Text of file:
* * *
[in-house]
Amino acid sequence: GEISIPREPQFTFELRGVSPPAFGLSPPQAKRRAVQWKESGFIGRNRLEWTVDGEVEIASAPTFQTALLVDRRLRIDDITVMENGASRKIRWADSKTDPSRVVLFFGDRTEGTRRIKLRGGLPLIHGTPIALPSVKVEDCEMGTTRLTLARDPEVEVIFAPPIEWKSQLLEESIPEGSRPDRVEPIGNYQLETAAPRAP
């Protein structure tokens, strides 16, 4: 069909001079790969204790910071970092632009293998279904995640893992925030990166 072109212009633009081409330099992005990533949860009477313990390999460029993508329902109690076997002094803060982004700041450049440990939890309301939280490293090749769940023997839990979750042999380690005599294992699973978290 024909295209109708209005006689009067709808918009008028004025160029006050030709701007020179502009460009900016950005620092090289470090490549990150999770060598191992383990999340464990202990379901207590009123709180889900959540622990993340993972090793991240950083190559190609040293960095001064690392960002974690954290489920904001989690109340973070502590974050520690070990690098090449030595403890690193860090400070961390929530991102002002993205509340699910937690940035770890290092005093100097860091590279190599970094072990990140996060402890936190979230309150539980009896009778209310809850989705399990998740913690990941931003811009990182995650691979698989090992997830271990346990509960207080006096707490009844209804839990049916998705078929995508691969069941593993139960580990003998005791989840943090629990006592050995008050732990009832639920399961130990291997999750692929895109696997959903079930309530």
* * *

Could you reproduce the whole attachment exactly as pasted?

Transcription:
[in-house]
Amino acid sequence: GEISIPREPQFTFELRGVSPPAFGLSPPQAKRRAVQWKESGFIGRNRLEWTVDGEVEIASAPTFQTALLVDRRLRIDDITVMENGASRKIRWADSKTDPSRVVLFFGDRTEGTRRIKLRGGLPLIHGTPIALPSVKVEDCEMGTTRLTLARDPEVEVIFAPPIEWKSQLLEESIPEGSRPDRVEPIGNYQLETAAPRAP
């Protein structure tokens, strides 16, 4: 069909001079790969204790910071970092632009293998279904995640893992925030990166 072109212009633009081409330099992005990533949860009477313990390999460029993508329902109690076997002094803060982004700041450049440990939890309301939280490293090749769940023997839990979750042999380690005599294992699973978290 024909295209109708209005006689009067709808918009008028004025160029006050030709701007020179502009460009900016950005620092090289470090490549990150999770060598191992383990999340464990202990379901207590009123709180889900959540622990993340993972090793991240950083190559190609040293960095001064690392960002974690954290489920904001989690109340973070502590974050520690070990690098090449030595403890690193860090400070961390929530991102002002993205509340699910937690940035770890290092005093100097860091590279190599970094072990990140996060402890936190979230309150539980009896009778209310809850989705399990998740913690990941931003811009990182995650691979698989090992997830271990346990509960207080006096707490009844209804839990049916998705078929995508691969069941593993139960580990003998005791989840943090629990006592050995008050732990009832639920399961130990291997999750692929895109696997959903079930309530």